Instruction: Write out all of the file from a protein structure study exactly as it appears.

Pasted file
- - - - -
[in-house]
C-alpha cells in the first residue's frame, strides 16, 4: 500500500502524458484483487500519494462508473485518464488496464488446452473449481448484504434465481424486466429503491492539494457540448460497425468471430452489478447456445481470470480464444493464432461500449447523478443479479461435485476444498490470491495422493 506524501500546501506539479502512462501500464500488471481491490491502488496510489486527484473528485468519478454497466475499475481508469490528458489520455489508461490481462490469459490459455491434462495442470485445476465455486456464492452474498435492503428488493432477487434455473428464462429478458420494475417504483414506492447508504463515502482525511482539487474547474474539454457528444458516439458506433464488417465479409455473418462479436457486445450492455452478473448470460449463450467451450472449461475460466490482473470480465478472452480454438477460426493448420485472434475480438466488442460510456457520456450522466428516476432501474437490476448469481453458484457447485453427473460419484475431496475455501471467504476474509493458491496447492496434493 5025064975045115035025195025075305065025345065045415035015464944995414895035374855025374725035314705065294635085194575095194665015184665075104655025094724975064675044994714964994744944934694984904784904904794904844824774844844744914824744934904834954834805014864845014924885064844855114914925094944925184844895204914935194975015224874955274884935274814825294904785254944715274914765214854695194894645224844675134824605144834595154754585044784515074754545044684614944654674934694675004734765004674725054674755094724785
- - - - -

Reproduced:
[in-house]
C-alpha cells in the first residue's frame, strides 16, 4: 500500500502524458484483487500519494462508473485518464488496464488446452473449481448484504434465481424486466429503491492539494457540448460497425468471430452489478447456445481470470480464444493464432461500449447523478443479479461435485476444498490470491495422493 506524501500546501506539479502512462501500464500488471481491490491502488496510489486527484473528485468519478454497466475499475481508469490528458489520455489508461490481462490469459490459455491434462495442470485445476465455486456464492452474498435492503428488493432477487434455473428464462429478458420494475417504483414506492447508504463515502482525511482539487474547474474539454457528444458516439458506433464488417465479409455473418462479436457486445450492455452478473448470460449463450467451450472449461475460466490482473470480465478472452480454438477460426493448420485472434475480438466488442460510456457520456450522466428516476432501474437490476448469481453458484457447485453427473460419484475431496475455501471467504476474509493458491496447492496434493 5025064975045115035025195025075305065025345065045415035015464944995414895035374855025374725035314705065294635085194575095194665015184665075104655025094724975064675044994714964994744944934694984904784904904794904844824774844844744914824744934904834954834805014864845014924885064844855114914925094944925184844895204914935194975015224874955274884935274814825294904785254944715274914765214854695194894645224844675134824605144834595154754585044784515074754545044684614944654674934694675004734765004674725054674755094724785